World's largest economy grows at slowest pace in two years, signalling a weakening outlook for all sectors except the housing market.
US economic growth braked sharply to its slowest pace in two years as consumer spending softened and a strong dollar continued to undercut exports, but a pickup in activity is anticipated given a buoyant labor market.
Gross domestic product increased at a 0.5 percent annual rate, the slowest since the first quarter of 2014, the Labor Department said on Thursday in its advance estimate, also as businesses doubled down on efforts to reduce unwanted merchandise clogging up warehouses.
The economy was also blindsided by cheap oil, which has hurt the profits of oil field companies like Schlumberger and Halliburton, resulting in business spending contracting at its fastest pace since the second quarter of 2009, when the recession was ending.
Economists polled by Reuters had forecast the economy expanding at a 0.7 percent rate in the first quarter. The economy grew at a 1.4 percent pace in the fourth quarter.
Almost all sectors of the economy weakened in the first quarter, with the housing market the lone star.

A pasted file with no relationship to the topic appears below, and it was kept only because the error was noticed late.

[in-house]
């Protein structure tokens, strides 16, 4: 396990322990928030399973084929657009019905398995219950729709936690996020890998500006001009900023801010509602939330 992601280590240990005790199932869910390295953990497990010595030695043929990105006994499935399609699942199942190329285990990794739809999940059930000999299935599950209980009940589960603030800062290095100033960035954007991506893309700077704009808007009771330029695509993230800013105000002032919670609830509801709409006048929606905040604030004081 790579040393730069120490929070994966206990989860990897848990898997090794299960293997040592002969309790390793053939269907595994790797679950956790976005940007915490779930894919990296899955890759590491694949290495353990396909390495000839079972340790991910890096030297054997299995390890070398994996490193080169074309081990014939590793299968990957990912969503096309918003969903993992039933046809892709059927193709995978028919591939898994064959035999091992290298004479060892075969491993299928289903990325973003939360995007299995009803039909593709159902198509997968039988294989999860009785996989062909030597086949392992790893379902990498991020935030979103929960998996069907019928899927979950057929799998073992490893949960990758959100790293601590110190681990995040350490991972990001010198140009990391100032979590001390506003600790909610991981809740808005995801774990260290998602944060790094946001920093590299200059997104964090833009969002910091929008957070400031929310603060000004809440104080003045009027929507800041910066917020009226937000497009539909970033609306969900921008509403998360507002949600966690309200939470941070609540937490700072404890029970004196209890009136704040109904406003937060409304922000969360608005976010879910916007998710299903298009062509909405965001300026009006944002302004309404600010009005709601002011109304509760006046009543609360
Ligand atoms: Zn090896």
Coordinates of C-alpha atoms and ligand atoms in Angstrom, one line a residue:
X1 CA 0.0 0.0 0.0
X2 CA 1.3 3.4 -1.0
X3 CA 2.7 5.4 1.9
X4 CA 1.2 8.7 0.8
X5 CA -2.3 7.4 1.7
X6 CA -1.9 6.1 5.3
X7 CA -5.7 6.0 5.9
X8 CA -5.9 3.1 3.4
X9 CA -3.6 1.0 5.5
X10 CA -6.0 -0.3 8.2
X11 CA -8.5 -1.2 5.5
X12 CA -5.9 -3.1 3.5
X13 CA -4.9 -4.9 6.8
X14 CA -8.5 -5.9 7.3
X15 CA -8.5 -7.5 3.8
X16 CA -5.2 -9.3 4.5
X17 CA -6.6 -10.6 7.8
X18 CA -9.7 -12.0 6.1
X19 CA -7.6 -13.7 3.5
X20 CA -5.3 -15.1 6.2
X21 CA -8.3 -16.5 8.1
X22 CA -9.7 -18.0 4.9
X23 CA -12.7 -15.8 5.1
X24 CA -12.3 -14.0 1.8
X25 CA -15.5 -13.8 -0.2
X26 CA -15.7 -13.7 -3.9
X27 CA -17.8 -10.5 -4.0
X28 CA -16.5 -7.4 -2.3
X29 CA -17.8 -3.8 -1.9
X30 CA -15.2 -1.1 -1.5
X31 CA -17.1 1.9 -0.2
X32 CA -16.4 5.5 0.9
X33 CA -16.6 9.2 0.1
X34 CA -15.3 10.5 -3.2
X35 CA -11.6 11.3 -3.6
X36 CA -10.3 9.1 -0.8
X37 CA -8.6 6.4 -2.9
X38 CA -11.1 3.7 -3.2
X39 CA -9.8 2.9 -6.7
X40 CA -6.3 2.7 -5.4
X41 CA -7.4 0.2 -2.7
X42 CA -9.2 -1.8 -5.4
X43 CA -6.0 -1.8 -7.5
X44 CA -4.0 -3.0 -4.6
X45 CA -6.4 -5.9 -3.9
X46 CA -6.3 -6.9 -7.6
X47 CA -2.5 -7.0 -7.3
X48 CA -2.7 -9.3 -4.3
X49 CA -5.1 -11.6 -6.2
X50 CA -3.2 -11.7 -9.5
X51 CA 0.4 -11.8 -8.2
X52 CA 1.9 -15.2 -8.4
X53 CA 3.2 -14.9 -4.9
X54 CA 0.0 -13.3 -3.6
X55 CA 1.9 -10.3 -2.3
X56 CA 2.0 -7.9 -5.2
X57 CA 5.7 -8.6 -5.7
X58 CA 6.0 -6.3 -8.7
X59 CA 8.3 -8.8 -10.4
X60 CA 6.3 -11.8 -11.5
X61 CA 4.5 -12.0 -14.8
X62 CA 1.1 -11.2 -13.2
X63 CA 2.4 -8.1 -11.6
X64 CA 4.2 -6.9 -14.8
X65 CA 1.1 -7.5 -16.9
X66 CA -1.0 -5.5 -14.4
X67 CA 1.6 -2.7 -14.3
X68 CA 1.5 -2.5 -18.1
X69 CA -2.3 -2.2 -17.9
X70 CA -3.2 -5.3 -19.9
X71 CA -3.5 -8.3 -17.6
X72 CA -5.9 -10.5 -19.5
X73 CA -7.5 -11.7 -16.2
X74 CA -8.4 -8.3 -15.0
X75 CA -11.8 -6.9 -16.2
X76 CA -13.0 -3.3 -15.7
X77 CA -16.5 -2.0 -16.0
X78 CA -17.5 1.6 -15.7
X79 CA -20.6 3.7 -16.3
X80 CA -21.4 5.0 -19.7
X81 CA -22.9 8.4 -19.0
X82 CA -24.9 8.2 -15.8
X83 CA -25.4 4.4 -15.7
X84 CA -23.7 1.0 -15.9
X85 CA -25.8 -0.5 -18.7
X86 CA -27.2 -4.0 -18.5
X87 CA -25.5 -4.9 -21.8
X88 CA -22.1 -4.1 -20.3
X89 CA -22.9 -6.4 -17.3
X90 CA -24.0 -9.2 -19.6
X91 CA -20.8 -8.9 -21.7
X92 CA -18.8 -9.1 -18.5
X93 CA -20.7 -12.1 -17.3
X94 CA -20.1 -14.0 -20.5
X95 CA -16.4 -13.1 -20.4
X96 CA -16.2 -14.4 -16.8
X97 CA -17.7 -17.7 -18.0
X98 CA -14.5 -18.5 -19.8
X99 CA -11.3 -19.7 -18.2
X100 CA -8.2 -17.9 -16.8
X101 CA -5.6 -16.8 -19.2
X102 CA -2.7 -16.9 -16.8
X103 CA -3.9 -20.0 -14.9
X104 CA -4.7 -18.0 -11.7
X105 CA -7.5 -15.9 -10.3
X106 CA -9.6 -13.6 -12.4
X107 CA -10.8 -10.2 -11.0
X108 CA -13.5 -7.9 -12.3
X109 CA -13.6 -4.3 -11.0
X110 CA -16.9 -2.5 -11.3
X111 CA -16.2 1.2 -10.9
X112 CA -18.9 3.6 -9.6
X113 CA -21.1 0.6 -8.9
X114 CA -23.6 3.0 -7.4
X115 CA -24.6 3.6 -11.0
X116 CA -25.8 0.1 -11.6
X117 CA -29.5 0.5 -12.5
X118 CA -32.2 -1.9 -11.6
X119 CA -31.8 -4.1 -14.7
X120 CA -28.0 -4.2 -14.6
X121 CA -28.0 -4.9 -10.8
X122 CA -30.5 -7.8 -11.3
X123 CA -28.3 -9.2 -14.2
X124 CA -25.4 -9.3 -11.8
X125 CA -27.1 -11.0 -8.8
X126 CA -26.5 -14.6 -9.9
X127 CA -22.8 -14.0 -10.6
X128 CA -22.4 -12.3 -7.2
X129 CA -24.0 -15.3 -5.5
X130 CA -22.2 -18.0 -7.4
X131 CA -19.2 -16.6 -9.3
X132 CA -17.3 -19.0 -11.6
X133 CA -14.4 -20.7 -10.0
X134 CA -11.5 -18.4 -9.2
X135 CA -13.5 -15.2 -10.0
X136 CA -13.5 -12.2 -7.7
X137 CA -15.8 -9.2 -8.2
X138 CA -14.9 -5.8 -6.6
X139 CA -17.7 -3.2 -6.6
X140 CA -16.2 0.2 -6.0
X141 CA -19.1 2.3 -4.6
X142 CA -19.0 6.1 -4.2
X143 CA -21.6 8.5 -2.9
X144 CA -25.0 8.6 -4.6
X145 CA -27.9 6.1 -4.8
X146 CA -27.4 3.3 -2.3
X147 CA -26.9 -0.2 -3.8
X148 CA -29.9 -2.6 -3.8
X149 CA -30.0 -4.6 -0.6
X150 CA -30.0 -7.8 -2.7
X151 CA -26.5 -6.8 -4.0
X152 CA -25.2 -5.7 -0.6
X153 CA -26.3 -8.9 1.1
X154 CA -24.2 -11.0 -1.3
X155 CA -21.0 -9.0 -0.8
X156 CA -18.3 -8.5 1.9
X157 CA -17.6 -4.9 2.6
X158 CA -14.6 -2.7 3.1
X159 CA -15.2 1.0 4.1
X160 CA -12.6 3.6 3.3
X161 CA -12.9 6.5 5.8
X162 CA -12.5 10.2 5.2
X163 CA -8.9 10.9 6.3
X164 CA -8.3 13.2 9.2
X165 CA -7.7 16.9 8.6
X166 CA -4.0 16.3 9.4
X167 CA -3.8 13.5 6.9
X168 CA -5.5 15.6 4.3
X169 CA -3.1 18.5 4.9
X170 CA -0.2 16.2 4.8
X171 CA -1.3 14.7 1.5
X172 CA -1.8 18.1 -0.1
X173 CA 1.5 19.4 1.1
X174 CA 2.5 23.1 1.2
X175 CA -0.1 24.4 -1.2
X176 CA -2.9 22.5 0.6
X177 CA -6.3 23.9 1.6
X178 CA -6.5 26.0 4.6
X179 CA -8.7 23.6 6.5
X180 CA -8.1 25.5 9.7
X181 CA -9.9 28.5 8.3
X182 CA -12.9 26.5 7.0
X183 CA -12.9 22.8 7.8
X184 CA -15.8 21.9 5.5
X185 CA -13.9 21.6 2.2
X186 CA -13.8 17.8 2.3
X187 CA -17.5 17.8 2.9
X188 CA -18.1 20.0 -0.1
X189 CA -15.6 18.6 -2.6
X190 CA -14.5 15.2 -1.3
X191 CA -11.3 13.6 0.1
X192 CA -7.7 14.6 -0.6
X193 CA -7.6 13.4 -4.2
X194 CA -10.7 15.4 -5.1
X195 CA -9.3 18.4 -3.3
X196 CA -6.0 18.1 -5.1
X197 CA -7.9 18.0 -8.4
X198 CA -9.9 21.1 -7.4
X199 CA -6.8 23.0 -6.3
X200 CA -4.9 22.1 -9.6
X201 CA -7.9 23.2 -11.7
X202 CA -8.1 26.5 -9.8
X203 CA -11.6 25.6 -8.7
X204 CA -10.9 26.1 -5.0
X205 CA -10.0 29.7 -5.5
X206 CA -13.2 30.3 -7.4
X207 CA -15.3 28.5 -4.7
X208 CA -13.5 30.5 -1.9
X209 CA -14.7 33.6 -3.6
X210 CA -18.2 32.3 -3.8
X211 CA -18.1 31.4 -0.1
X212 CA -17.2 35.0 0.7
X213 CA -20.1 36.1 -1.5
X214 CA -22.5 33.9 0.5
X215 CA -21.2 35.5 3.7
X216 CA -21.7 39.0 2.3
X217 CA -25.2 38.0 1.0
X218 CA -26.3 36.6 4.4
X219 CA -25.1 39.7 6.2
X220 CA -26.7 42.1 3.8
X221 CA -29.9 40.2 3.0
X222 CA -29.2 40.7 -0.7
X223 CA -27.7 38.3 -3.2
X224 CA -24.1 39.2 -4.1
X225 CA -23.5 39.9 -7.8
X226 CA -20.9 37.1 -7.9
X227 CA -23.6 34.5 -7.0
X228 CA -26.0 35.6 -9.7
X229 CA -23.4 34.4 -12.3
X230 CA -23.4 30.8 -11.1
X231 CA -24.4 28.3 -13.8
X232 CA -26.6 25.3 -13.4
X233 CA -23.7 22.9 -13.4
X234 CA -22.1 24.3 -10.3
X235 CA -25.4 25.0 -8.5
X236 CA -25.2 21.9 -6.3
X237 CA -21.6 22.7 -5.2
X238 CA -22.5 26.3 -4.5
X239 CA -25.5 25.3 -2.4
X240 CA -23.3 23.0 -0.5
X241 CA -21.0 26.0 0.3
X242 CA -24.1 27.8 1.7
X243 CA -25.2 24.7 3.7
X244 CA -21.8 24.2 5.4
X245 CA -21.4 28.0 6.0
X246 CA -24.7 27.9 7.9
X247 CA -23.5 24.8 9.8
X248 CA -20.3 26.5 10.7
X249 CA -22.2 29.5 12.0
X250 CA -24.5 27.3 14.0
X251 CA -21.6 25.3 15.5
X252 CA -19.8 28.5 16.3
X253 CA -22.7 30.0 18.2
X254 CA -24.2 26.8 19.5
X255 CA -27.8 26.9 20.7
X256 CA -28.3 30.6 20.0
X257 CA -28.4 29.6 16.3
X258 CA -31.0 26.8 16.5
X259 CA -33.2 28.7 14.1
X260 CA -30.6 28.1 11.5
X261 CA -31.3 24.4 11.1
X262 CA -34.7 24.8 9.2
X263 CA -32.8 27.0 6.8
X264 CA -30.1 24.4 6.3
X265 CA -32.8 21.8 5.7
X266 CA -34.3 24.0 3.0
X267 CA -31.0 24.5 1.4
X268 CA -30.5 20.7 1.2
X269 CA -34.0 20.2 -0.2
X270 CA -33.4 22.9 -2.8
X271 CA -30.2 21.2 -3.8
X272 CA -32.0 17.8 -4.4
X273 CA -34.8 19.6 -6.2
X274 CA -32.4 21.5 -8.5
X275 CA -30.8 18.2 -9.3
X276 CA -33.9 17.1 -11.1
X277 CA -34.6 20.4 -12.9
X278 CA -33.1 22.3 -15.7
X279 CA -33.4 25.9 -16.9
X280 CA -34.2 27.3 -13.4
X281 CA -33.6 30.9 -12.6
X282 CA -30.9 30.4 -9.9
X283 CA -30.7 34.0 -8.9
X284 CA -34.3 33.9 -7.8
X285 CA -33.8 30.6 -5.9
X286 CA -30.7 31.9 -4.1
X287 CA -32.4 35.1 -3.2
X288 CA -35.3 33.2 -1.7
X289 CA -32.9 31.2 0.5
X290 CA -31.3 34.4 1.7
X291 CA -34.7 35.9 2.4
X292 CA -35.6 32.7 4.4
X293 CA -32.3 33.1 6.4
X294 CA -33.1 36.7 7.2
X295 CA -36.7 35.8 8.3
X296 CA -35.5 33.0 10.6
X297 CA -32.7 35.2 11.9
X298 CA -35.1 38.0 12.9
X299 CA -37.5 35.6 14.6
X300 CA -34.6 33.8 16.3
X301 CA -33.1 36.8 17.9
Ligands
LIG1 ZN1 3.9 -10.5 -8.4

The slowdown in growth is likely temporary, given a fairly robust jobs market. Applications for unemployment benefits are near a 43-year low and employment gains averaged 209,000 jobs per month in the first quarter.
In addition the Institute for Supply Management's manufacturing and nonmanufacturing surveys, which are closely correlated to economic activity, have rebounded in recent months.
While the Federal Reserve on Wednesday acknowledged economic activity had "slowed," it also said labor market conditions had "improved further." The US central bank appeared to view the threats from the global economy and financial markets as having diminished.
The Fed left its benchmark overnight interest rate unchanged and suggested it was in no hurry to tighten monetary policy further. It hiked rates in December for the first time in nearly a decade.
Economists also say the model used by the government to strip out seasonal patterns from data is not fully accomplishing its goal despite recent steps to address the problem.
Residual seasonality has plagued first-quarter GDP, with growth underperforming in five of the last six years since the recovery started in June 2009.
Consumer spending, which accounts for more than two-thirds of US economic activity, increased at a rate of 1.9 percent. That was the slowest since the first quarter of 2015 and was a deceleration from the fourth quarter's rate of 2.4 percent.